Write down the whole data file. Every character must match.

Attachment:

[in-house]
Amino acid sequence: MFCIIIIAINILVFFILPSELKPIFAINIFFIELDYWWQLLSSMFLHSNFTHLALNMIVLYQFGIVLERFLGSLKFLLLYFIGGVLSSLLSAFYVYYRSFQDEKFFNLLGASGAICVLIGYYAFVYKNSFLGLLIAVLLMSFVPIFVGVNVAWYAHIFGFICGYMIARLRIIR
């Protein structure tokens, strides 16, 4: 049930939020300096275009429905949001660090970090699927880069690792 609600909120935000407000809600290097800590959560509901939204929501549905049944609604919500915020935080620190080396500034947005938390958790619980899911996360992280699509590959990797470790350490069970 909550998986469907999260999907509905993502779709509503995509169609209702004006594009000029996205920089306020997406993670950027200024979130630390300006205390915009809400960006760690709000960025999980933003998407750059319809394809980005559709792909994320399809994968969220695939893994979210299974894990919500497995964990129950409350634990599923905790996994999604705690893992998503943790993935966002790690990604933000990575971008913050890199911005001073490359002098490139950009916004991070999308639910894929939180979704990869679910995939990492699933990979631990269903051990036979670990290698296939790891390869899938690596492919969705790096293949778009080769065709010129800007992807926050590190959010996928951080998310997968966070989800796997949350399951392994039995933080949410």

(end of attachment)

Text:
[in-house]
Amino acid sequence: MFCIIIIAINILVFFILPSELKPIFAINIFFIELDYWWQLLSSMFLHSNFTHLALNMIVLYQFGIVLERFLGSLKFLLLYFIGGVLSSLLSAFYVYYRSFQDEKFFNLLGASGAICVLIGYYAFVYKNSFLGLLIAVLLMSFVPIFVGVNVAWYAHIFGFICGYMIARLRIIR
């Protein structure tokens, strides 16, 4: 049930939020300096275009429905949001660090970090699927880069690792 609600909120935000407000809600290097800590959560509901939204929501549905049944609604919500915020935080620190080396500034947005938390958790619980899911996360992280699509590959990797470790350490069970 909550998986469907999260999907509905993502779709509503995509169609209702004006594009000029996205920089306020997406993670950027200024979130630390300006205390915009809400960006760690709000960025999980933003998407750059319809394809980005559709792909994320399809994968969220695939893994979210299974894990919500497995964990129950409350634990599923905790996994999604705690893992998503943790993935966002790690990604933000990575971008913050890199911005001073490359002098490139950009916004991070999308639910894929939180979704990869679910995939990492699933990979631990269903051990036979670990290698296939790891390869899938690596492919969705790096293949778009080769065709010129800007992807926050590190959010996928951080998310997968966070989800796997949350399951392994039995933080949410």